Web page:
We sat on a log lumpy with burlwood, something Dad brought home from some adventure somewhere. It had always been at the house. I remember it posted in the back yard at our other house, near the sandbox. It had always been there. Now it was shorter, its bottom rotted. We probably should have thrown it on the fire too, but it was the only place to sit.

Everything else in the house and garage was either loaded up in cars and trucks or hauled off long ago.

The house is sold. The garage swept, the tools bundled up in my truck. The only resident of the house now, a lonely recliner that nobody had room for (my house, stuffed with stuff from Mom’s already looks like a consignment shop). A gift, then, for the new owners.

Footsteps, and a flashlight, to the side of the garage. I was standing because the burlwood was uncomfortable. We thought it was Albert, back from the dump.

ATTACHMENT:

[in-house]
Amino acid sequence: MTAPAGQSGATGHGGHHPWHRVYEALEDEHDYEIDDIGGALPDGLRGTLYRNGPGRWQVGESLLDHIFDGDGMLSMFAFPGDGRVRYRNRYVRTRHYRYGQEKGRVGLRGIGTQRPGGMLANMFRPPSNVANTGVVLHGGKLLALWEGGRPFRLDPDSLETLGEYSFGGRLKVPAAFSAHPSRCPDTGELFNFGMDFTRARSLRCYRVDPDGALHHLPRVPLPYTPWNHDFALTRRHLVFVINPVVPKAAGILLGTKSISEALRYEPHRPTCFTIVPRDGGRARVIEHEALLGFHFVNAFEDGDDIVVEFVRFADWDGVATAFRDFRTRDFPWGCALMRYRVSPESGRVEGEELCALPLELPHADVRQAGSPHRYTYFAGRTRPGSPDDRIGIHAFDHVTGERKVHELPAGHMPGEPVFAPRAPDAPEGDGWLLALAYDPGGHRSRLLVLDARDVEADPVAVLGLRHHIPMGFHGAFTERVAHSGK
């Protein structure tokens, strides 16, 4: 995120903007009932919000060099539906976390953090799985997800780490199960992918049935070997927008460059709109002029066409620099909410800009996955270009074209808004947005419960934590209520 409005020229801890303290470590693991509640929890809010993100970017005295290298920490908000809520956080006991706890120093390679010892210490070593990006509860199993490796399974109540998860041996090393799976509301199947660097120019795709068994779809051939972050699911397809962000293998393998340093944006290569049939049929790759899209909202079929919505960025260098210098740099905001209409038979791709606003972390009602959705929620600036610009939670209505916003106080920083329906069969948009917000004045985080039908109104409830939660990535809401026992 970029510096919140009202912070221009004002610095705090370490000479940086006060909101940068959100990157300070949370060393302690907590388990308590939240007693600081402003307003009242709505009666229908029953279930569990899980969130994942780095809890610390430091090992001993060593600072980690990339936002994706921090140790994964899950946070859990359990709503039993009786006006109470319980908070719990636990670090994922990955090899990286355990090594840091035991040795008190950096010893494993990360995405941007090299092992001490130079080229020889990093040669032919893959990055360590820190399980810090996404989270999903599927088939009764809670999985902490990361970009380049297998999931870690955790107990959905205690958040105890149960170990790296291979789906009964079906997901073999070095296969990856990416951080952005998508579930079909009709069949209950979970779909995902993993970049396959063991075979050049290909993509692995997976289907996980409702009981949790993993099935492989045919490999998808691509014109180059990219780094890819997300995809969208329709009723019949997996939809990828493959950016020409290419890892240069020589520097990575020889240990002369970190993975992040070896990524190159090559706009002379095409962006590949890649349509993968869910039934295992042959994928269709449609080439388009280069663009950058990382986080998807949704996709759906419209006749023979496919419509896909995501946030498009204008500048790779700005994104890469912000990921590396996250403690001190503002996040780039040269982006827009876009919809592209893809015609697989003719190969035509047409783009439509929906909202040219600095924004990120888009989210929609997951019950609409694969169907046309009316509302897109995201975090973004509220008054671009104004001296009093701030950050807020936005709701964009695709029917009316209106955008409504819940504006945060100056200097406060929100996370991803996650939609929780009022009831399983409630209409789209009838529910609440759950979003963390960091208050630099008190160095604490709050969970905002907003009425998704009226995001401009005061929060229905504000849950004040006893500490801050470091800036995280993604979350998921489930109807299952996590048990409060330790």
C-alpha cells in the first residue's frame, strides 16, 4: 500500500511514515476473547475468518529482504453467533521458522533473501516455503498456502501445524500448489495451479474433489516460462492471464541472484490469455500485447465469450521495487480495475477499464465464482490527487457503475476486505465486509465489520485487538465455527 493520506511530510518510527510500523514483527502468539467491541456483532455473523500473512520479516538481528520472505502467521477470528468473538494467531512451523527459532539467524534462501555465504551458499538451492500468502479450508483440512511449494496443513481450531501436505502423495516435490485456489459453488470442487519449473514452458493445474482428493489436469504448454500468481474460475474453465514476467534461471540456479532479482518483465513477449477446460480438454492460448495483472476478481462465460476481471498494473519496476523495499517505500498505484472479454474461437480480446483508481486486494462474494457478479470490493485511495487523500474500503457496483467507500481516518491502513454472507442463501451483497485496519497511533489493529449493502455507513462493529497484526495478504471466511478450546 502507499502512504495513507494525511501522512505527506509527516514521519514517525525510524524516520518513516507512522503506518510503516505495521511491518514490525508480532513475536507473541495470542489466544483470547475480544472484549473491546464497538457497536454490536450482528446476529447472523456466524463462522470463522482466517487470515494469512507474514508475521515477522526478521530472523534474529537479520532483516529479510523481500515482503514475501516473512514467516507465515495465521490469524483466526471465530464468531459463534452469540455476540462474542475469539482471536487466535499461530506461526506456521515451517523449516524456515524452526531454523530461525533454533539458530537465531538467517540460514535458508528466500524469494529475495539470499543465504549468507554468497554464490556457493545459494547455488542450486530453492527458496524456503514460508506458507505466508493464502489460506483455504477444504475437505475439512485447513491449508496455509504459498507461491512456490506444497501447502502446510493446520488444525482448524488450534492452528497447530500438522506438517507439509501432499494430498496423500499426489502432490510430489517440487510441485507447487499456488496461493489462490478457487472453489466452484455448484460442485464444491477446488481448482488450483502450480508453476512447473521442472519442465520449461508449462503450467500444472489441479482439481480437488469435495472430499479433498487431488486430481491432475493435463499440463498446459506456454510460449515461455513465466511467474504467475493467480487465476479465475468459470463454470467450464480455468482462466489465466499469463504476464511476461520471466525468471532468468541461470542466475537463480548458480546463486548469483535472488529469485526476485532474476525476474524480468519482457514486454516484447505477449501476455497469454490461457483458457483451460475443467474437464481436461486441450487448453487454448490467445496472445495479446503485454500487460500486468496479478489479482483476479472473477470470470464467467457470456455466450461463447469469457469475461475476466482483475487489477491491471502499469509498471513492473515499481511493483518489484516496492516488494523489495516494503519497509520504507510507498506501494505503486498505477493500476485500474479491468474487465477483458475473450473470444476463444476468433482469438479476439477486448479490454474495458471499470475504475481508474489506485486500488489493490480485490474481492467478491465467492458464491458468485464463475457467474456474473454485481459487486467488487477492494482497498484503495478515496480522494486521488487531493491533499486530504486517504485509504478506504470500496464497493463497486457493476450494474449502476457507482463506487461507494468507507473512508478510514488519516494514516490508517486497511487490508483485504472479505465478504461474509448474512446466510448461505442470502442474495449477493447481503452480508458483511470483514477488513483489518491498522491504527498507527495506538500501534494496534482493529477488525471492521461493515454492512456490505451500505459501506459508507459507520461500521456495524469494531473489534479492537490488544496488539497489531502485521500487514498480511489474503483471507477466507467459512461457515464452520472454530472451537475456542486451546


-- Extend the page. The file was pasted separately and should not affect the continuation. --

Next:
“You got a phone? My radio’s not working.”

A sheriff’s deputy. Not Albert.

“Somebody saw your fire and called the cavalry,” he said. Indeed, across the field behind the house, we can see a lit-up fire engine approaching, sirens shouting into the darkness.

“I can see you’ve got a controlled burn here. Can I borrow a phone to call dispatch?”

I hand him my phone, and, like the rest of us, stumbles to dial the area code, a new requirement. He makes his call, hands back the phone, then wishes us a good night.

The fire truck arrives, lights still in Christmas glory.

I wander to the front to meet the deputy and a fireman coming back. The fireman, too, looks at our fire – much diminished from whenever the call was made – and agrees there’s nothing to worry about. “Just make sure you’ve got a shovel and a hose ready, just in case,” he said. They leave. I retrieve a shovel and a hose from the back of my truck, and we watch the fire grow dimmer.